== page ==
The Comfort of Books
I have more books than places to reasonably store them. I have piles next to my bed, on the coffee table, on the floor. There are piles next to the piano, on top of the piano, and the bookshelves themselves are at such great capacity that they seem to be leaning against one another for mutual support.
I can’t put my finger on just what it is about books. Is it the romance of the page, the well aligned typeface, the quality paperback size that fits oh so uncomfortably perfect in the palm of your hand? I am not a fan of hardcover books (though I read many of them), for they are far too cumbersome to carry with me as I travel on the train and read. The mass market size books seem too temporary in size to be taken seriously. No. I love a good quality paperback size book; it has substance and size, but not too much weight. Its presence alone says that it will provide companionship on the road which you travel, and will not weigh you down.
Today I found myself hungry for yet even more words, and so to the bookstore I went – looking of course, for nothing in particular, yet I knew it the moment I found it. It was in an unsuspecting volume of collected essays by Mary Oliver where I discovered today’s delight.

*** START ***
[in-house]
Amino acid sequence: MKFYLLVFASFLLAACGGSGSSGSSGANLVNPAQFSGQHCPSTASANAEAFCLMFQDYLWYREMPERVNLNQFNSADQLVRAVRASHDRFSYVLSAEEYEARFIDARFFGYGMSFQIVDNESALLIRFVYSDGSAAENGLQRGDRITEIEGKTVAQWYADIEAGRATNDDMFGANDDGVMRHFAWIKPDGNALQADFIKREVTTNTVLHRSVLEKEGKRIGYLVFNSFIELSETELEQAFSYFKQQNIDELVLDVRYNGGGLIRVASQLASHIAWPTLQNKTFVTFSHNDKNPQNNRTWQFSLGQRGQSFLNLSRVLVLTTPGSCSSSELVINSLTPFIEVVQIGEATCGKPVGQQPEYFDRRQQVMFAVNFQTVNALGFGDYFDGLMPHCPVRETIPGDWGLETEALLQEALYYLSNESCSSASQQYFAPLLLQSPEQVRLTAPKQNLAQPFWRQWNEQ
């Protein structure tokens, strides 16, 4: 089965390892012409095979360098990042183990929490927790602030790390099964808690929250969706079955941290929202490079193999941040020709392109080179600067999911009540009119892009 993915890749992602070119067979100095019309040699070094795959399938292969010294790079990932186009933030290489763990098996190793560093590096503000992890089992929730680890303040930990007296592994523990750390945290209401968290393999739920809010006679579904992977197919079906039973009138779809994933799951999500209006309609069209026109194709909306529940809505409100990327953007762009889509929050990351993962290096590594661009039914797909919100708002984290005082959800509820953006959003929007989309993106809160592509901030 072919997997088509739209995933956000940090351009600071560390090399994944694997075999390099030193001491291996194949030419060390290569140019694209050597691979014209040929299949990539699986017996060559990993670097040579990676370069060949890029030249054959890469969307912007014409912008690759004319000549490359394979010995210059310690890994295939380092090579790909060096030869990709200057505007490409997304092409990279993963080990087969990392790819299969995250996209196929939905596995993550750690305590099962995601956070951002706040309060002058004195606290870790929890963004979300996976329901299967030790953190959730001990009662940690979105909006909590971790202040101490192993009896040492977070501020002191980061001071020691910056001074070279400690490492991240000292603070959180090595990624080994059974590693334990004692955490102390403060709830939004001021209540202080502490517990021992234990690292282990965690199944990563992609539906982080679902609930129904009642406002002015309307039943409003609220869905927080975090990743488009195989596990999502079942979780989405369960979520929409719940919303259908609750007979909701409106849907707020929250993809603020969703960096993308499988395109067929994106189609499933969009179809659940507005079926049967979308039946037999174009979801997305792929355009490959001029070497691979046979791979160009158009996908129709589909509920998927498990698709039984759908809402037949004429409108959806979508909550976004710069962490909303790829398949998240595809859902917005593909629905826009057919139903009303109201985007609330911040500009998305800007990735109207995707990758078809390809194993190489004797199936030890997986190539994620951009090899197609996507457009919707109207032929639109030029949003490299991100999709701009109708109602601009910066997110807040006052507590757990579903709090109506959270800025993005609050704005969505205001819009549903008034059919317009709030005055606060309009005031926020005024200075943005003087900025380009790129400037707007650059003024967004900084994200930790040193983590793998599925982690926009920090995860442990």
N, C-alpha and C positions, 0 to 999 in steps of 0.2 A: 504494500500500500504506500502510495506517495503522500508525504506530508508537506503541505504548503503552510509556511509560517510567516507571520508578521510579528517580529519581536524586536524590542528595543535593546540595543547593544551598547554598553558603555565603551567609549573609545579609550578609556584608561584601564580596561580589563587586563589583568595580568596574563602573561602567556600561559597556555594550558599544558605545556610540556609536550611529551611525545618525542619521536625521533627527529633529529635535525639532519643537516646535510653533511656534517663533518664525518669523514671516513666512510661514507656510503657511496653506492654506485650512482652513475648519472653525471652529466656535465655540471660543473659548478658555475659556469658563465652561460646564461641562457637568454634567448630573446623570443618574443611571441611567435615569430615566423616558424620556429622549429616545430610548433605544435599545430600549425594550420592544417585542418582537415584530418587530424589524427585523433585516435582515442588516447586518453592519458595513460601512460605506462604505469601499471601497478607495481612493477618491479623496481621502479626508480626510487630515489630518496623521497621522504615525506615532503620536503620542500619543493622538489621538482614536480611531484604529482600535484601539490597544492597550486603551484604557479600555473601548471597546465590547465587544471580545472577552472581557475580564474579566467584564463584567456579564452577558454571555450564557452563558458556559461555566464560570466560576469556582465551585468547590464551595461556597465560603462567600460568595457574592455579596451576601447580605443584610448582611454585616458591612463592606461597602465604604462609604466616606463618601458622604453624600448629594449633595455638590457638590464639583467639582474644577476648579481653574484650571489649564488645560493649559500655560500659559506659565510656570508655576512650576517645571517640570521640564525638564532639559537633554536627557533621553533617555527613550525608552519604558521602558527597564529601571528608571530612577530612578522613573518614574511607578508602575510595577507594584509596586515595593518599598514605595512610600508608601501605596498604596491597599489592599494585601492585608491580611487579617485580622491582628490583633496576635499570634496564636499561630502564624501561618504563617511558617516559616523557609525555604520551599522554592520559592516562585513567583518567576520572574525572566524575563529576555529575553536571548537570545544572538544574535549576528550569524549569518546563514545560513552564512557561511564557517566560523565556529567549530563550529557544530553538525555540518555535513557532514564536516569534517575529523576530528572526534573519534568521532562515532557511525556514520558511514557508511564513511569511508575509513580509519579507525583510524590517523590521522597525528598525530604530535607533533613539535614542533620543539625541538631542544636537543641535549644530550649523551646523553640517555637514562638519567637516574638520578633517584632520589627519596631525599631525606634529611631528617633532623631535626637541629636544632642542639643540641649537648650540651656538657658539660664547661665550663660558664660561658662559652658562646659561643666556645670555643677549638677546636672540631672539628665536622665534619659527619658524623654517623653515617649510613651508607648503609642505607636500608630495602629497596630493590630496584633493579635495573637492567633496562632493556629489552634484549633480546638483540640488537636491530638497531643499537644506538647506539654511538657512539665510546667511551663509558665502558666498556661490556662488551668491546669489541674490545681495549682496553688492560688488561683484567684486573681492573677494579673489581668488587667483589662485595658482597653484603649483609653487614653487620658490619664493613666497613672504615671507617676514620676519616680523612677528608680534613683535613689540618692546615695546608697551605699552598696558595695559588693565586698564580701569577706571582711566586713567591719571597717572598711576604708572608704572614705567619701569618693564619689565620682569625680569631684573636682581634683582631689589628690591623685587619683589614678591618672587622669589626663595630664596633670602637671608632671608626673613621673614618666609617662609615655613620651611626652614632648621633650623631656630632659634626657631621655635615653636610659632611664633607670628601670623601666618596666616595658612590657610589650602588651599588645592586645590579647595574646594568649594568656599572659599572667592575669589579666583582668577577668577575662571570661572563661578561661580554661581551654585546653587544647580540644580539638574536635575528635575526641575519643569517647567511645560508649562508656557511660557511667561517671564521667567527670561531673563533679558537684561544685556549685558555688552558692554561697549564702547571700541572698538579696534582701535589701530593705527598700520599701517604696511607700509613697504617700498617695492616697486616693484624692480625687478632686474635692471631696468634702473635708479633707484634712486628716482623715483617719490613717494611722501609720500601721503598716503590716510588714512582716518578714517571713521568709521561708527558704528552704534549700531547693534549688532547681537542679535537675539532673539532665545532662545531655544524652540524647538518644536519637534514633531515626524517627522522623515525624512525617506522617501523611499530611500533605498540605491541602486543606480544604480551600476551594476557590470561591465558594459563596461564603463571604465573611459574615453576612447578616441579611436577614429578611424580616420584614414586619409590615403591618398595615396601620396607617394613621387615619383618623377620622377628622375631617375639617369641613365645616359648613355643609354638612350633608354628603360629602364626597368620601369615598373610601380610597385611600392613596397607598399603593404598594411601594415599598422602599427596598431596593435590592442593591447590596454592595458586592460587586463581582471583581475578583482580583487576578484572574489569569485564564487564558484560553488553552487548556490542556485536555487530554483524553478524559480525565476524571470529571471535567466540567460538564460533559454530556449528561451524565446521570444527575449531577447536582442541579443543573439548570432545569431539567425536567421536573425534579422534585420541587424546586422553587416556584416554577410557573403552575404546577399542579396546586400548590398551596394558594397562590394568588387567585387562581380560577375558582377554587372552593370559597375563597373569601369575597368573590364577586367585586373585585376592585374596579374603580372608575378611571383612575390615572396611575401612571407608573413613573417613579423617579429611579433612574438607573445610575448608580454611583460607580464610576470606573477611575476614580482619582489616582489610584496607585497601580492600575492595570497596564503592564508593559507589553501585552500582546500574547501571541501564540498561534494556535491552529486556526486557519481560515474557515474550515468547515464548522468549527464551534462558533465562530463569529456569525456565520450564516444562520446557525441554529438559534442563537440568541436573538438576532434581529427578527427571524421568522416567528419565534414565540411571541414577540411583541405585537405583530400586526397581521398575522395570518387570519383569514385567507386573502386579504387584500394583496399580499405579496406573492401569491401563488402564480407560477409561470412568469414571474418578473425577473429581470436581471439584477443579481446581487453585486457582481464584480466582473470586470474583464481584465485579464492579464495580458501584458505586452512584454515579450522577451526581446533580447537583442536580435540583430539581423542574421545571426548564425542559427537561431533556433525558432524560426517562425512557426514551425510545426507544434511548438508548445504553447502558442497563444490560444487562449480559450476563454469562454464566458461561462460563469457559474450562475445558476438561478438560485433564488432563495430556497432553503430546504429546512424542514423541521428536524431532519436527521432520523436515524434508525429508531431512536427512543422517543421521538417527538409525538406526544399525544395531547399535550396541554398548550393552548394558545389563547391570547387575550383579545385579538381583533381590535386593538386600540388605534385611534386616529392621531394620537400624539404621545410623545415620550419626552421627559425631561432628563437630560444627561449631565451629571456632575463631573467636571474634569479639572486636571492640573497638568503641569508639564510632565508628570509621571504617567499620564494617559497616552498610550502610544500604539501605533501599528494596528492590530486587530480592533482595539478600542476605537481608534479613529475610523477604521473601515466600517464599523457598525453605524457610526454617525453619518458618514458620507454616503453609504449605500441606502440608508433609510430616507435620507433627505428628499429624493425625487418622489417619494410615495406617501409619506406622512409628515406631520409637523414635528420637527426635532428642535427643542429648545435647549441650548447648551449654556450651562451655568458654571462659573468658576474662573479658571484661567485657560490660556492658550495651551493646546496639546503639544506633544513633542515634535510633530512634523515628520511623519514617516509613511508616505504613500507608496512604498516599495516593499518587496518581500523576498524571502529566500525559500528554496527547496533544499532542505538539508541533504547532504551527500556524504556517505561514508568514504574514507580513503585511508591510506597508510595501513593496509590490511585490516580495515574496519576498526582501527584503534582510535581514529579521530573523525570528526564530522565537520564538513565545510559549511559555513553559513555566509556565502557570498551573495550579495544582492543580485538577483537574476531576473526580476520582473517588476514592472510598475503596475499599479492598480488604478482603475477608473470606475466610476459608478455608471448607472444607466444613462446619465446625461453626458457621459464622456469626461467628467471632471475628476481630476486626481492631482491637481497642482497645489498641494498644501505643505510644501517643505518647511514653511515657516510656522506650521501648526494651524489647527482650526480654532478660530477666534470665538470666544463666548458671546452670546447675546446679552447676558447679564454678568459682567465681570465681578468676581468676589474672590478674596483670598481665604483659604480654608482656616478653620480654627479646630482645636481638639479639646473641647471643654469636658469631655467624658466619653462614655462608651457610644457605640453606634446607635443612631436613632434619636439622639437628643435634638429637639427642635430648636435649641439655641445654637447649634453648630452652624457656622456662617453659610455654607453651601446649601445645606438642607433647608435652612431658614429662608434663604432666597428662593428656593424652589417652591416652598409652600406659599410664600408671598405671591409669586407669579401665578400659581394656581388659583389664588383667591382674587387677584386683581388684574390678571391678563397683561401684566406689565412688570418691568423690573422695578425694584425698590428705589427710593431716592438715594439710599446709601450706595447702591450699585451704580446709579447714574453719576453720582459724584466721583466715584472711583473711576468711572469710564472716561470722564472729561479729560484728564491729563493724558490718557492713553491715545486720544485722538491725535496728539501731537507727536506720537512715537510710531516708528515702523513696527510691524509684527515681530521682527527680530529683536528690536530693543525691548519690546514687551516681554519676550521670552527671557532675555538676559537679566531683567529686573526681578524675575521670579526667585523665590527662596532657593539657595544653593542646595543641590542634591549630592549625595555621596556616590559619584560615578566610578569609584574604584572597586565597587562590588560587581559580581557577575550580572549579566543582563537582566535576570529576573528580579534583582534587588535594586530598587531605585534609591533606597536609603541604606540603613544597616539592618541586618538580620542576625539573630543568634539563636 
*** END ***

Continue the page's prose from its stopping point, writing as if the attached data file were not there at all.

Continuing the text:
“And whoever thinks these are wordy, breathy words I am writing down is kind. Writing is neither vibrant life nor docile artifact but a text that would put all its money on the hope of suggestion. Come with me into the field of sunflowers is a better line than anything you will find here, and the sunflowers themselves far more wonderful than any words about them.” (excerpt from Upstream)
Is that what it is about books then? The hope of suggestion? Reading about love is not quite as delicious an experience as having love, (as the sunflower is to the words describing it) but when the experience of love is out of reach, is reading of it and feeling the hope of it not a satisfactory substitute?